Incidentally, the day before the Bicycling Fall Classic is the "VeloFest" at the Velodrome:
Which I won't be attending since my religion forbids me from spending more than 24 hours in the state of Pennsylvania. (It's sad that I need a religion to force me to do something that's basically just good common sense, but I've never been very good at making the thinking for myself.)
And if you're wondering which bike I'll be riding, I'll be going with my racing bakfiets:
Or, if it's raining, my Surly Big Dummy with pontoons and motor assist:
Now that's a smugness flotilla.
Speaking of competition and religion, did you watch that presidential debate? Me neither. That's because I already know who I'm voting for:
We Lobsterites always field a presidential candidate, who is chosen by the almighty Lob himself via his messenger to Earth, the Angel of Choice. This process is a necessity, since until this country finally ratifies a Constitutional amendment allowing lobsters to hold office we are forced to make do with human nominees. The photo above is of the anointed nominee celebrating with the Angel of Choice, and I bid you vote for this man lest your heathen civilization be cast to the bottom of the sea along with the lobster traps.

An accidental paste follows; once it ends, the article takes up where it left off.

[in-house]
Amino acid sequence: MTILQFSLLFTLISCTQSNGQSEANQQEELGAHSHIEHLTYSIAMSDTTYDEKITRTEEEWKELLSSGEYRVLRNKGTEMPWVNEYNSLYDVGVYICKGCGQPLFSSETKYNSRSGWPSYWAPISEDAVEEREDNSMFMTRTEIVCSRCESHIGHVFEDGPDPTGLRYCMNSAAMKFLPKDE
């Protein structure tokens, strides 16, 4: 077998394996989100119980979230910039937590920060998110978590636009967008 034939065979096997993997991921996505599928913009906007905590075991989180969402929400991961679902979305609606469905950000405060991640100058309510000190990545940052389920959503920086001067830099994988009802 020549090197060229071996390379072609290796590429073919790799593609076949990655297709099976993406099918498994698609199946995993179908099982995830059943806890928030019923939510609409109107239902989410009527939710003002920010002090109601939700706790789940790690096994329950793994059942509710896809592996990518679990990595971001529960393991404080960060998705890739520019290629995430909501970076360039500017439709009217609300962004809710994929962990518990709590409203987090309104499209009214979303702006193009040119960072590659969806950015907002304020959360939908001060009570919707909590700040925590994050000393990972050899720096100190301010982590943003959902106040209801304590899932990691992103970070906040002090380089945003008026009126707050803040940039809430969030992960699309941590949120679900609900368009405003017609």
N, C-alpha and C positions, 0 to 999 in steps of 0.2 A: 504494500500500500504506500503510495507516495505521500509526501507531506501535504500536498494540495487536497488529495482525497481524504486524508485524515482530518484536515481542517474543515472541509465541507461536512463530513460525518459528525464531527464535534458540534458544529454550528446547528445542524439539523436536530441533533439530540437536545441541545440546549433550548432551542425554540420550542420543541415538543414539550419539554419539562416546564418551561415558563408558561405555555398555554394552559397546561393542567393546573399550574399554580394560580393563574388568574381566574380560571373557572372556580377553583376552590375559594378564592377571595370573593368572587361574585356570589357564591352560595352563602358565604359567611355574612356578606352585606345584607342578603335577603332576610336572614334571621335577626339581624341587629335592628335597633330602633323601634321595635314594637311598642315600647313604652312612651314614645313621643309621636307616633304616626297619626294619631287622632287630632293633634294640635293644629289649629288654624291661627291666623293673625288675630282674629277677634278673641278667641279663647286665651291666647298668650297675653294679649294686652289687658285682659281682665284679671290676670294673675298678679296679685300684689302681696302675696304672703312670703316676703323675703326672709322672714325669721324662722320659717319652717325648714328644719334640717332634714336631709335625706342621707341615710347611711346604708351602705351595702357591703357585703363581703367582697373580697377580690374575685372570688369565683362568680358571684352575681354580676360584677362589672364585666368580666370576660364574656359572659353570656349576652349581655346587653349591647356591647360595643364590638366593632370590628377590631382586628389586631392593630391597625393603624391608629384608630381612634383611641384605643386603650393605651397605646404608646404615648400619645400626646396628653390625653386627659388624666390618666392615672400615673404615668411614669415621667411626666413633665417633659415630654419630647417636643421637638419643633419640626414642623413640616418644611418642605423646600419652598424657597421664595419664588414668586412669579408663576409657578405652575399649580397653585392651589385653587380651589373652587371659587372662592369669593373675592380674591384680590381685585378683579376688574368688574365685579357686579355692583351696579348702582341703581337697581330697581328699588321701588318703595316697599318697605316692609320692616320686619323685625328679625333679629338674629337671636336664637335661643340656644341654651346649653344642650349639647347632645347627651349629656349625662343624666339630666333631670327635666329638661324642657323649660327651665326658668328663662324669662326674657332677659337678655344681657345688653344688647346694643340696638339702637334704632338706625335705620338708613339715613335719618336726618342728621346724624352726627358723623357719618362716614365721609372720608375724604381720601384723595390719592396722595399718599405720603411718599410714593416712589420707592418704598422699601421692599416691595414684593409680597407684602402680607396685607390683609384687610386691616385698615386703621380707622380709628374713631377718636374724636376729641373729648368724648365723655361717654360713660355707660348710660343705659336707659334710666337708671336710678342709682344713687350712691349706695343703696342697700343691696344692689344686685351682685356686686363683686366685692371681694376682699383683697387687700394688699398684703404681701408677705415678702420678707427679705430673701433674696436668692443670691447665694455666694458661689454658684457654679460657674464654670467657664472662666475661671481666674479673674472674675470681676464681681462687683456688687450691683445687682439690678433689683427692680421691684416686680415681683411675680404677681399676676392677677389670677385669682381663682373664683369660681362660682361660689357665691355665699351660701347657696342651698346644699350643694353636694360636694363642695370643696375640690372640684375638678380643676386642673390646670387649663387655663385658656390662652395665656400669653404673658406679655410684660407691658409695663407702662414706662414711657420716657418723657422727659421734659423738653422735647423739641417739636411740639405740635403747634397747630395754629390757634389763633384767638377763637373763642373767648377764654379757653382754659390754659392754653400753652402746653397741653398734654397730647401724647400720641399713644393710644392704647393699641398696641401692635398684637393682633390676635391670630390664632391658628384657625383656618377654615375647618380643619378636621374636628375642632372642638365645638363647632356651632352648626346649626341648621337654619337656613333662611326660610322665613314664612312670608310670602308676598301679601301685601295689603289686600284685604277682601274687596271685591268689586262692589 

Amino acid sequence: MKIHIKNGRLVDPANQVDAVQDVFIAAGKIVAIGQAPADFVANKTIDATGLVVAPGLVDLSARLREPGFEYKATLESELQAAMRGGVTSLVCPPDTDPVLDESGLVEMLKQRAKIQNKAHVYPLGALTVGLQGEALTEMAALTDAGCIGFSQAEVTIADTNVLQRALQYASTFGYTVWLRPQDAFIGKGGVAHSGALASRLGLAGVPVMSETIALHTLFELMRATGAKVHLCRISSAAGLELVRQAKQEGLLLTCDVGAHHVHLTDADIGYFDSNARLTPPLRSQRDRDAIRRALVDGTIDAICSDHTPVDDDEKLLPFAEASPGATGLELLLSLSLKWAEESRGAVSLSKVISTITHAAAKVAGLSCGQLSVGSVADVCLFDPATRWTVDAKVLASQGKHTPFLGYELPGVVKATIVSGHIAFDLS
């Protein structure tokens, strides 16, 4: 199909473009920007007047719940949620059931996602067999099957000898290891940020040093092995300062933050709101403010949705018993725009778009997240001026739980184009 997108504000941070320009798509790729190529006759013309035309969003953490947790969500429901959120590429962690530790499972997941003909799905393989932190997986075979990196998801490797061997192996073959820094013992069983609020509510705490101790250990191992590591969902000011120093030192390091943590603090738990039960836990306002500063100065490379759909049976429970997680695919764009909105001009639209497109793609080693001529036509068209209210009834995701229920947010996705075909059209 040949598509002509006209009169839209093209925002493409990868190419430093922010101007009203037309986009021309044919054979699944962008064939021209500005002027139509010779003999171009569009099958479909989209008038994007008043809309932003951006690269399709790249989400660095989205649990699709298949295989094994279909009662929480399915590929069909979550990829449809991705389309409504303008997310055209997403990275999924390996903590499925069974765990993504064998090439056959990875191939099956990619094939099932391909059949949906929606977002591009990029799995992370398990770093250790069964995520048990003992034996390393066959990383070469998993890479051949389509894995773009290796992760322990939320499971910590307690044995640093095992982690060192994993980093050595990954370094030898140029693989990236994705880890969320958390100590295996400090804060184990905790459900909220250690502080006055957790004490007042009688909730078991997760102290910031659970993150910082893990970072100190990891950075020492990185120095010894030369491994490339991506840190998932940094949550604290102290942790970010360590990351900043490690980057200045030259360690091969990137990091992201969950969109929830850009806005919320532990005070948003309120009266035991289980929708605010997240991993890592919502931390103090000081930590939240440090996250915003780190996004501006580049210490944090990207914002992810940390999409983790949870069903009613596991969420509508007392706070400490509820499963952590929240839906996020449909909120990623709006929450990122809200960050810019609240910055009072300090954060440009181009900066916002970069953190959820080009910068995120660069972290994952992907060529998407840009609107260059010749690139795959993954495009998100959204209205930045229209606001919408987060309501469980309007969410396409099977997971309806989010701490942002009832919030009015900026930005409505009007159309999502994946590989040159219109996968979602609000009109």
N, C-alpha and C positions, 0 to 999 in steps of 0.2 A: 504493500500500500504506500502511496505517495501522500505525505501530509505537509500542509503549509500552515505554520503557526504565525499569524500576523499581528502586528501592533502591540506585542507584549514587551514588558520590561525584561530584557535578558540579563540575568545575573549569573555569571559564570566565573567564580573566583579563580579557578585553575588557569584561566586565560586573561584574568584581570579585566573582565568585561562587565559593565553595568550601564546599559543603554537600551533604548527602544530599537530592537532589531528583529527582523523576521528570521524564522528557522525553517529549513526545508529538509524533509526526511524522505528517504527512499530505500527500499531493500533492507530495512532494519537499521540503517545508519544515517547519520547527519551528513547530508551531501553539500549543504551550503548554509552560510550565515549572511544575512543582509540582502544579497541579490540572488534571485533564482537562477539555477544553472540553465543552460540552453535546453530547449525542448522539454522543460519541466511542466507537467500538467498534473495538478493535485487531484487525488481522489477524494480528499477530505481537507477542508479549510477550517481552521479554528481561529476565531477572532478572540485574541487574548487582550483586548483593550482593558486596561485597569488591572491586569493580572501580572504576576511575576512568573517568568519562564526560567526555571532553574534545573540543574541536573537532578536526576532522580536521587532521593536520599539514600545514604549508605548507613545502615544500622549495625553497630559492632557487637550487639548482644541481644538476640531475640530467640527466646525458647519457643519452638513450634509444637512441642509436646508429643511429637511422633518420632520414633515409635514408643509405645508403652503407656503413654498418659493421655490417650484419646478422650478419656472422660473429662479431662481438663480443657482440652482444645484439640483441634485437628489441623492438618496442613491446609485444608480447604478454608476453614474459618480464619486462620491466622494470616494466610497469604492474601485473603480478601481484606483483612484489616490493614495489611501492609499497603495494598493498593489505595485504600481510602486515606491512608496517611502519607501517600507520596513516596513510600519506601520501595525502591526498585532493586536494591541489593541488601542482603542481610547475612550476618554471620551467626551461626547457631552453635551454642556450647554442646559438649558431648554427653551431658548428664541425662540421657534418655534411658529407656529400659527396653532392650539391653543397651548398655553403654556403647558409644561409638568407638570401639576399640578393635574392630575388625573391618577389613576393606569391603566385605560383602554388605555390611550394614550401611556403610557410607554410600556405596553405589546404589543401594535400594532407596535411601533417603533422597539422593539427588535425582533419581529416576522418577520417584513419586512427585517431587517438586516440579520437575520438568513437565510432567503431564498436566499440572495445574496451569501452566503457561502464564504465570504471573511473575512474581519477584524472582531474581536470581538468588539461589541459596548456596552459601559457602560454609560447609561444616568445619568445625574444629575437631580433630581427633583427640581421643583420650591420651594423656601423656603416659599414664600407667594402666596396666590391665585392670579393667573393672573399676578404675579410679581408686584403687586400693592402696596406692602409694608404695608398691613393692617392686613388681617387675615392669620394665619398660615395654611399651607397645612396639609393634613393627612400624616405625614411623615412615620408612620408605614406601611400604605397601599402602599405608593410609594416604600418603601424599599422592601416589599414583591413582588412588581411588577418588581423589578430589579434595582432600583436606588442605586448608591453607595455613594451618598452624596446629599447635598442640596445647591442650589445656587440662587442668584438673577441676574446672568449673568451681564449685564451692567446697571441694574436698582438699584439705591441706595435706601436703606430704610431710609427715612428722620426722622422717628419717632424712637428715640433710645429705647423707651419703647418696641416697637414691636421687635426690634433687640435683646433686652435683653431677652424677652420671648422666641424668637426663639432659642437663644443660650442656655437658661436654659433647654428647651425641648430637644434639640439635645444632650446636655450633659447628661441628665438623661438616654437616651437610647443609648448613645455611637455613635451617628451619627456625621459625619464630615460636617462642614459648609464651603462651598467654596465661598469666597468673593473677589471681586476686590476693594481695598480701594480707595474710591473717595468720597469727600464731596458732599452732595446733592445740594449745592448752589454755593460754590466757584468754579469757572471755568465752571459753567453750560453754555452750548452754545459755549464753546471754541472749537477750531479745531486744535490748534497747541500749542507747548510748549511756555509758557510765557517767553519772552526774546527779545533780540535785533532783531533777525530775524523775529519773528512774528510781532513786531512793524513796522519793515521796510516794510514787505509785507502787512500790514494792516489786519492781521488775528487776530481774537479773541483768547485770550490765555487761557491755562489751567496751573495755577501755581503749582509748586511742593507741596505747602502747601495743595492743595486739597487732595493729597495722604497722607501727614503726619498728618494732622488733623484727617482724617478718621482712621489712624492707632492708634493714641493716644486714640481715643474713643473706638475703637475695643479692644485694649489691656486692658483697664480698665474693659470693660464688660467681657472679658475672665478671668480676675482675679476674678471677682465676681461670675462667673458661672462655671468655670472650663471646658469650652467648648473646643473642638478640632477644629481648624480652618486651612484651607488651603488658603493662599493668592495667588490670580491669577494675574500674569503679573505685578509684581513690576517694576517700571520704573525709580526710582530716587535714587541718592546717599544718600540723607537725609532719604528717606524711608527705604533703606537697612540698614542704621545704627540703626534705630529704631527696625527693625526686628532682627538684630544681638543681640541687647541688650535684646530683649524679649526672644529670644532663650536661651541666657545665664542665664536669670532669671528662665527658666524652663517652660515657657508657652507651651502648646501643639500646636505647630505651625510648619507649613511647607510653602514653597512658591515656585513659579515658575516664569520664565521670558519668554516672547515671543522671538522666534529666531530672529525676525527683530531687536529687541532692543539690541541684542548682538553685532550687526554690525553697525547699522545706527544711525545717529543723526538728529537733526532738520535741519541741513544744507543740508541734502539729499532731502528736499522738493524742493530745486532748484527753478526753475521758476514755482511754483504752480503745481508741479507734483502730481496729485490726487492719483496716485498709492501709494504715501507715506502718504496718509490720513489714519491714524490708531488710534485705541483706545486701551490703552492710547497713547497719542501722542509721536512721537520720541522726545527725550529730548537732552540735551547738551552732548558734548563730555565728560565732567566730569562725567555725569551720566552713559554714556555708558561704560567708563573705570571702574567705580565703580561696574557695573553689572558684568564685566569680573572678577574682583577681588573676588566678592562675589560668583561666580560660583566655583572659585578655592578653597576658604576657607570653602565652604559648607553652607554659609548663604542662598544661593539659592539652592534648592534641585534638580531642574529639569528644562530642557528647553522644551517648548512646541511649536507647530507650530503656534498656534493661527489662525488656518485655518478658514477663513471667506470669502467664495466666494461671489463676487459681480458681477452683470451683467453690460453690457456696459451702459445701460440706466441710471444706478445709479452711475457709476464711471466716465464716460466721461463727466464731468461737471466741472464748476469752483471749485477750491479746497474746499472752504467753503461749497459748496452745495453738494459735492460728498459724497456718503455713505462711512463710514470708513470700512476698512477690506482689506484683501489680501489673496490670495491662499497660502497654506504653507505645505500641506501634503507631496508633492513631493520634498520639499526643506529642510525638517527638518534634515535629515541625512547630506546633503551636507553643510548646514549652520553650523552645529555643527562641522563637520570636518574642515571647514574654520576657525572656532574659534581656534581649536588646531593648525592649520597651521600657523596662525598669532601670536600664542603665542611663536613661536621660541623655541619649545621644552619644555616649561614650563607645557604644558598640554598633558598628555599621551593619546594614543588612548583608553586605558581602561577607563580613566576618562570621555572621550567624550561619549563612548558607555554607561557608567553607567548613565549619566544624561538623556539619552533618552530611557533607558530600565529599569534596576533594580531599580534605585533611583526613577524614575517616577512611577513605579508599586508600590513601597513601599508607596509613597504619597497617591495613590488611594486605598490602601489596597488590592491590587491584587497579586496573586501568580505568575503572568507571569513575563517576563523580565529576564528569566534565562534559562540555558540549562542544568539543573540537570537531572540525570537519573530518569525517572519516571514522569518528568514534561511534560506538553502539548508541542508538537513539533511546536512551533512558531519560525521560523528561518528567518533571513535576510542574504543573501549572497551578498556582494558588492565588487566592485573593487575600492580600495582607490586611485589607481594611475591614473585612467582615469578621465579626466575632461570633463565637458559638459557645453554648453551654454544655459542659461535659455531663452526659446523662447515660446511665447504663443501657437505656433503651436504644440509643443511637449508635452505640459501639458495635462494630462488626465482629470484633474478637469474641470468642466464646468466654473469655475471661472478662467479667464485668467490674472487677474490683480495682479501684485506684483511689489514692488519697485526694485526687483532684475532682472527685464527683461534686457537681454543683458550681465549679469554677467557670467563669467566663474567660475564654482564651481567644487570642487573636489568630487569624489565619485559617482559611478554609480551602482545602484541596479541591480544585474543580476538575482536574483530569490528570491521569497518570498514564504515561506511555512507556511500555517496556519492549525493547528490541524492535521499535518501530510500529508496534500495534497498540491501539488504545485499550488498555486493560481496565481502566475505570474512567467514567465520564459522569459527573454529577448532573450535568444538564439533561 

Anyway, I understand one of the guys in last night's debate is a "Mor-man" (which is like a male mermaid), and as it happens a reader has forwarded me a dedicated Mor-man bike, with actual Mor-man-specific features:
Liahona Mission Disc Mountain Bike (Cool Back Story) - $150 (Burlington)
Date: 2012-10-01, 2:14PM EDT]
The Liahona Mission is a 21-speed mountain bike, well equipped with mechanical disc brakes, a lightweight aluminum frame (21 inch size), Shimano components, and an intriguing back story. The name Liahona, of course, is a Book of Mormon reference. Why a bike with a name that references the Book of Mormon? The story (according to a missionary source) goes like this: